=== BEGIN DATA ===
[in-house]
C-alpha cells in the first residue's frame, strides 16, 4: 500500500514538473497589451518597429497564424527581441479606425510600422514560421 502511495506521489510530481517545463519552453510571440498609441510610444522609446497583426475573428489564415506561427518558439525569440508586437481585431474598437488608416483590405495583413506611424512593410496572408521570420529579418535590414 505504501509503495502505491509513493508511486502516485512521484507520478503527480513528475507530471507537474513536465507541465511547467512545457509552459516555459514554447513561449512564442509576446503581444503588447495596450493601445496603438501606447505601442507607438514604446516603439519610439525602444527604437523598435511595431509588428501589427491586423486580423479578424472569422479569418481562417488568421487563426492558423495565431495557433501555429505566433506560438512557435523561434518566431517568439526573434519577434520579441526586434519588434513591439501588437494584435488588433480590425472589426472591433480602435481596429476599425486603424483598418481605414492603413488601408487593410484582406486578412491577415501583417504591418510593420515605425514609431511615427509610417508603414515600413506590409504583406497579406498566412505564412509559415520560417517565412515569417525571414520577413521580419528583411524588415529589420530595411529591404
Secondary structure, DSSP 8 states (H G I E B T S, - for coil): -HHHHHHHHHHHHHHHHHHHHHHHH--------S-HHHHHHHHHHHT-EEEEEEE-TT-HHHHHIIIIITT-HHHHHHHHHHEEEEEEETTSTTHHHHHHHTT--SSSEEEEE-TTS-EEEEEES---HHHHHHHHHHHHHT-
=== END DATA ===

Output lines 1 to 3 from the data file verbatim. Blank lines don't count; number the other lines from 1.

[in-house]
C-alpha cells in the first residue's frame, strides 16, 4: 500500500514538473497589451518597429497564424527581441479606425510600422514560421 502511495506521489510530481517545463519552453510571440498609441510610444522609446497583426475573428489564415506561427518558439525569440508586437481585431474598437488608416483590405495583413506611424512593410496572408521570420529579418535590414 505504501509503495502505491509513493508511486502516485512521484507520478503527480513528475507530471507537474513536465507541465511547467512545457509552459516555459514554447513561449512564442509576446503581444503588447495596450493601445496603438501606447505601442507607438514604446516603439519610439525602444527604437523598435511595431509588428501589427491586423486580423479578424472569422479569418481562417488568421487563426492558423495565431495557433501555429505566433506560438512557435523561434518566431517568439526573434519577434520579441526586434519588434513591439501588437494584435488588433480590425472589426472591433480602435481596429476599425486603424483598418481605414492603413488601408487593410484582406486578412491577415501583417504591418510593420515605425514609431511615427509610417508603414515600413506590409504583406497579406498566412505564412509559415520560417517565412515569417525571414520577413521580419528583411524588415529589420530595411529591404
Secondary structure, DSSP 8 states (H G I E B T S, - for coil): -HHHHHHHHHHHHHHHHHHHHHHHH--------S-HHHHHHHHHHHT-EEEEEEE-TT-HHHHHIIIIITT-HHHHHHHHHHEEEEEEETTSTTHHHHHHHTT--SSSEEEEE-TTS-EEEEEES---HHHHHHHHHHHHHT-